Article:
I was going to keep walking but he ordered me to stop, so I switched the iPhone camera from still to video mode.
The cop demanded to know where I worked at, but I asked him what difference did that make.
Then he pulled out his own camera to photograph me, which was cool with me.
Then I told him I was “Carlos Miller” as if that’s supposed to mean something but I might as well have told him I was Joe Blow.
I really didn’t expect him to know who I was, but I do like to identify myself and let cops know the name of my blog so they get an idea of what I’m trying to prove.
The cop realized it was a stupid conversation and decided to go back to making his arrest and I went on my way.
The point of posting this video is to show that cops have a natural instinct to try and intimidate you for taking their photo, even though they know you have the right.
It’s also to emphasize the importance of switching on your video camera when confronted by a cop.
This guy was cool. He didn’t escalate the situation like many other cops would have.
But many citizens would have been apologetic for taking the photo once they realized it bothered him.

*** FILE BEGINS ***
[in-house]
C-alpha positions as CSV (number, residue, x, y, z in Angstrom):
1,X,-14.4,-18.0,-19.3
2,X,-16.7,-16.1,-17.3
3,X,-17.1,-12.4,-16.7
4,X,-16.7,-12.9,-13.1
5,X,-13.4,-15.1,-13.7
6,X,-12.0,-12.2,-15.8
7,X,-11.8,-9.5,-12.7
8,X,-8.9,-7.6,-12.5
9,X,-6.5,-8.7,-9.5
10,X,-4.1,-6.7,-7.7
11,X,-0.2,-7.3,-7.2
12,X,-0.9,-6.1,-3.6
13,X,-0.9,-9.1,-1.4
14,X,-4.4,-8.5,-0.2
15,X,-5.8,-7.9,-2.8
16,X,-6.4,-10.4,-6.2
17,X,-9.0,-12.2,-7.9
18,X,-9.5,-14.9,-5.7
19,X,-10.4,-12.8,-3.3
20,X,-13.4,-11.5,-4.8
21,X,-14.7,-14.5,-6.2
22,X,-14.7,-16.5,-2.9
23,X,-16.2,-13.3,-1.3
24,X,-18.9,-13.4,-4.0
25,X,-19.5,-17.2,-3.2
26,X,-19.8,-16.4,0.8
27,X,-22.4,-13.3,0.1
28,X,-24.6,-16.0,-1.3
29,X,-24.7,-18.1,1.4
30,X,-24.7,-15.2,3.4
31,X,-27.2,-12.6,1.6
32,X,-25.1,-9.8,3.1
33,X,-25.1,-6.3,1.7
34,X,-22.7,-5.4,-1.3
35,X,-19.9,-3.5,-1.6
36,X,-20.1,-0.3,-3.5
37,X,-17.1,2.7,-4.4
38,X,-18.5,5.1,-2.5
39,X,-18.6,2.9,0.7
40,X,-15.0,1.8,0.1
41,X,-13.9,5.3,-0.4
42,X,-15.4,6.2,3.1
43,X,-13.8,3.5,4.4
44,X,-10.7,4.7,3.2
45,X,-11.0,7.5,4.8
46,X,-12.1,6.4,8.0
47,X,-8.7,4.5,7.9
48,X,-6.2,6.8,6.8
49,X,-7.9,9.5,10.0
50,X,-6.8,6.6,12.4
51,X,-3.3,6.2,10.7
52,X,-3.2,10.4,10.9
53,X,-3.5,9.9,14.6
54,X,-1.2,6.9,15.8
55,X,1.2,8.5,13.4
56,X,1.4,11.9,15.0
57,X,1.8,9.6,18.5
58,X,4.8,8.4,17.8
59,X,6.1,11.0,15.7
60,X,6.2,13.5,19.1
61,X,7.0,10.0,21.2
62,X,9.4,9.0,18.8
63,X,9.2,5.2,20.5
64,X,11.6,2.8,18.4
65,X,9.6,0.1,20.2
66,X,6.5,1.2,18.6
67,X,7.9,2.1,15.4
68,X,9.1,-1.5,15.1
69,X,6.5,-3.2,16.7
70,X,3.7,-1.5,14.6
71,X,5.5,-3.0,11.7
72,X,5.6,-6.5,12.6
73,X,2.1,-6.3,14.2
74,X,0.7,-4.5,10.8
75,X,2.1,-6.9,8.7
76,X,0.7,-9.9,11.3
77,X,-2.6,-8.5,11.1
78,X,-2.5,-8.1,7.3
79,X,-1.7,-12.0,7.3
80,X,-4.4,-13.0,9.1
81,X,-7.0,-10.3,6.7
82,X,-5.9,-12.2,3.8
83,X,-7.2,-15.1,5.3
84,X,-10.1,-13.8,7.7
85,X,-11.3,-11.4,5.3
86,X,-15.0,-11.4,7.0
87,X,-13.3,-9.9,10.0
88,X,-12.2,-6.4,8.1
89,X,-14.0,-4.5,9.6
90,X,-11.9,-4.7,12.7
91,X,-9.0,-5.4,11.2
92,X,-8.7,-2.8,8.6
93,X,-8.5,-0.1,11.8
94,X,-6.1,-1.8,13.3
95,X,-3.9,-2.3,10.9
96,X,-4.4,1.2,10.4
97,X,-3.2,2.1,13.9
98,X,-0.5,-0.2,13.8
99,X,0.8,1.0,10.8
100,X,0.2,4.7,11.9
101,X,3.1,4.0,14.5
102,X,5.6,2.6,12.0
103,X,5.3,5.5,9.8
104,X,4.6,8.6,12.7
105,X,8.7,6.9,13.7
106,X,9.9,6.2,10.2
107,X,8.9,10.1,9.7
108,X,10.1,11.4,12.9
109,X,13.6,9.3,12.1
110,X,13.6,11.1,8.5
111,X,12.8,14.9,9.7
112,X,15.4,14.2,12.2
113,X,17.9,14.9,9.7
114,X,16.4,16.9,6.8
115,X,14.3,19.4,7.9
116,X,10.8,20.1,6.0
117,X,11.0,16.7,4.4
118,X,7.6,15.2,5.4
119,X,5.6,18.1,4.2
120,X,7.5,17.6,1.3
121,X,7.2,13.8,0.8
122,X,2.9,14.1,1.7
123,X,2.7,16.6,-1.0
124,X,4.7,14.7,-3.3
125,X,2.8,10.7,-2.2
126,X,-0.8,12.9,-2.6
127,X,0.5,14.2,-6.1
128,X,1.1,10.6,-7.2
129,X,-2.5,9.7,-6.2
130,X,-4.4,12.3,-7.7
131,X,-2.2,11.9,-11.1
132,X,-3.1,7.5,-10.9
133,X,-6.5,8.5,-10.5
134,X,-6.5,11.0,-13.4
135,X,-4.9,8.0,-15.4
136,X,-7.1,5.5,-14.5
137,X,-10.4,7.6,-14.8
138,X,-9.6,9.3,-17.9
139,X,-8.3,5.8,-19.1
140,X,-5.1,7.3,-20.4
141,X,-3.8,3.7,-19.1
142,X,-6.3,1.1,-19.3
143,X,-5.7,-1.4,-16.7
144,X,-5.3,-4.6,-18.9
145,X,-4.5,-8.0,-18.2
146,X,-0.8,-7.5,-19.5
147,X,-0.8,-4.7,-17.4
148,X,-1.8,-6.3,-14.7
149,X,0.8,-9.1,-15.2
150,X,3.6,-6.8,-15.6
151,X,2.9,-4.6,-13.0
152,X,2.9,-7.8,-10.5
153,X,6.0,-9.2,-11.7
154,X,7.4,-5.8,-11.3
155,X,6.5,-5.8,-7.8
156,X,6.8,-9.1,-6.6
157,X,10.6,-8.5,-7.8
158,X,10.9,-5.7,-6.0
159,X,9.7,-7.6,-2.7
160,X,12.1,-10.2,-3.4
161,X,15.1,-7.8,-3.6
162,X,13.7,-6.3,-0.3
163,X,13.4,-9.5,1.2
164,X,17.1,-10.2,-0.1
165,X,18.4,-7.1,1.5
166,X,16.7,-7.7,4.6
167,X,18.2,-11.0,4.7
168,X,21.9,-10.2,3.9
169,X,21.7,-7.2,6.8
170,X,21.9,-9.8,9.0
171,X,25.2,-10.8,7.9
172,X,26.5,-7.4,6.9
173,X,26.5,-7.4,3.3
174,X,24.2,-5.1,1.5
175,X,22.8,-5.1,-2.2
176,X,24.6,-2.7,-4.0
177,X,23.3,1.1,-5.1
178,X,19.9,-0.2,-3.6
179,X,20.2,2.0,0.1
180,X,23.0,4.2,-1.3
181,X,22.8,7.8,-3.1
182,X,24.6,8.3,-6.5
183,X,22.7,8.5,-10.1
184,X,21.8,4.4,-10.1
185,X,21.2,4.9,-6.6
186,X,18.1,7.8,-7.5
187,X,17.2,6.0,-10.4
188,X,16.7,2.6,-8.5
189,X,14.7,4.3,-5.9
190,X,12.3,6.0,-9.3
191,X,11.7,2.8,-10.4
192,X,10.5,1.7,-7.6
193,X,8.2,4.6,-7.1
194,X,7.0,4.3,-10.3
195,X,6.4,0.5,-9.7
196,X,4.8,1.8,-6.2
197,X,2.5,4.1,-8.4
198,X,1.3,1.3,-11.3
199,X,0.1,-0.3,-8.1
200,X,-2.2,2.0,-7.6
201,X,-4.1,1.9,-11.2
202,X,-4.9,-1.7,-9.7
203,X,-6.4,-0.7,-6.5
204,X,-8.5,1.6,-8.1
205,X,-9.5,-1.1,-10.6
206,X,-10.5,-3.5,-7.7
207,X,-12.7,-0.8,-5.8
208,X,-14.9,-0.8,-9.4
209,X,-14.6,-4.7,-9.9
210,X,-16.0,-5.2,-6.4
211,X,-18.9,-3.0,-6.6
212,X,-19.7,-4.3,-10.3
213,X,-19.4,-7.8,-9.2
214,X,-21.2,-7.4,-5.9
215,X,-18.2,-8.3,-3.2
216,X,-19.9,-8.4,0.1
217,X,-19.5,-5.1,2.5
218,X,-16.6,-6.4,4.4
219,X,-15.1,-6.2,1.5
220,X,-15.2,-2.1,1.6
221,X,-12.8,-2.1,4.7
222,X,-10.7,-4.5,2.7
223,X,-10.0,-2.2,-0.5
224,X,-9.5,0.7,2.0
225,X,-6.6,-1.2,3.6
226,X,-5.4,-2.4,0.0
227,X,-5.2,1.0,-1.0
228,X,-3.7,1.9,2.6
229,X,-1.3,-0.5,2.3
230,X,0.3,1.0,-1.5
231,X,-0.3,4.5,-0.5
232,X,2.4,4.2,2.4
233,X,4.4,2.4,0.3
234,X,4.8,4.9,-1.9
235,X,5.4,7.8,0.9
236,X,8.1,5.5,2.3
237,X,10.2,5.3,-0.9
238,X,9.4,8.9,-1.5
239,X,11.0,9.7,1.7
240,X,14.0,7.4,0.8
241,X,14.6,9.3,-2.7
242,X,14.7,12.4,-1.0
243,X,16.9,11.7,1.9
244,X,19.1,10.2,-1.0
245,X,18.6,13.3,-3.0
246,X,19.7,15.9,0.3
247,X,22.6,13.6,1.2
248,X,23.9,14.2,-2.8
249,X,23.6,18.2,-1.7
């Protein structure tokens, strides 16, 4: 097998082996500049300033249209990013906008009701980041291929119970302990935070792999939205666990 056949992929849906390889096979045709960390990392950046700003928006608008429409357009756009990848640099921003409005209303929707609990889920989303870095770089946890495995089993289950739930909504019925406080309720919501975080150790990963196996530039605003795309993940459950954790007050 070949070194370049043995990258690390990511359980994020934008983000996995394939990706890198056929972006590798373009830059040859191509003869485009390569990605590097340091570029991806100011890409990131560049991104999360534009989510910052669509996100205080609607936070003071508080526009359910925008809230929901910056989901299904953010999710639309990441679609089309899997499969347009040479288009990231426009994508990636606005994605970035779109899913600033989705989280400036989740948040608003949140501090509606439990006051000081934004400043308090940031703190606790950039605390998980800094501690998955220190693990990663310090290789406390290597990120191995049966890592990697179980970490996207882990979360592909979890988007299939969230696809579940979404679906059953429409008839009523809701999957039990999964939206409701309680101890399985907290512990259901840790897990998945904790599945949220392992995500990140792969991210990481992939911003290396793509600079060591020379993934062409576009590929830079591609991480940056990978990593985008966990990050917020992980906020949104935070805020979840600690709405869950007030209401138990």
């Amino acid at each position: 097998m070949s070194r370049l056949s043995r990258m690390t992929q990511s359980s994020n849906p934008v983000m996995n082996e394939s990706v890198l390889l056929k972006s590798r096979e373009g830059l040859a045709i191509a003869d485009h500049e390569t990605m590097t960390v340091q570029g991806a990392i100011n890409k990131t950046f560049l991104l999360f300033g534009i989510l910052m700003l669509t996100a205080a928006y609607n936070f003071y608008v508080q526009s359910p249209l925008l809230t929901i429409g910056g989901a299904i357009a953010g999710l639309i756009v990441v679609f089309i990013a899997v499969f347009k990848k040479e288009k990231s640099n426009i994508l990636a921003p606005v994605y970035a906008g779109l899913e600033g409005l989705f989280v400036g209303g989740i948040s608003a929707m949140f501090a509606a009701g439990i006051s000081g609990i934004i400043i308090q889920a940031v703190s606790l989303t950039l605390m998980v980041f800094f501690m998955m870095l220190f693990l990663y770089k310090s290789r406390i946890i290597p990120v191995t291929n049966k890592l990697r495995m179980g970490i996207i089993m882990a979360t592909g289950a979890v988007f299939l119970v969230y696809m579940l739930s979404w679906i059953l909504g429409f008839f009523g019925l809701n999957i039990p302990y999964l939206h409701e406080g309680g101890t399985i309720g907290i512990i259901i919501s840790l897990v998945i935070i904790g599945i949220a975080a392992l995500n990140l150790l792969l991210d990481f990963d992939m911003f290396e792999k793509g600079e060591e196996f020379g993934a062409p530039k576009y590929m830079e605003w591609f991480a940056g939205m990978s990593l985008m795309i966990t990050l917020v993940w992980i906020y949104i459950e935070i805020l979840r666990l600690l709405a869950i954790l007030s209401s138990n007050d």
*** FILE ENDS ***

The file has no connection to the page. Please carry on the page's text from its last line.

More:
Please send stories, tips and videos to email@example.com.
CARLOS MILLER’S LEGAL DEFENSE FUND
I am immersed in a legal case where I not only want to clear my criminal charges stemming from my arrest in January, but I want to sue the Miami-Dade Police Department for deleting my footage, which I was able to recover.
My goal is to set some type of precedent to ensure this does not happen as often as it does today where cops simply get away with it.
So if you would like to contribute, please click on the “donate” button below and contribute whatever you can afford.
Also, in an unrelated PINAC matter, I recently went through a hair transplant operation and I’m documenting my recovery on this blog if you are interested. I did not pay for this transplant, which is why I’m promoting the doctor through the hair transplant blog.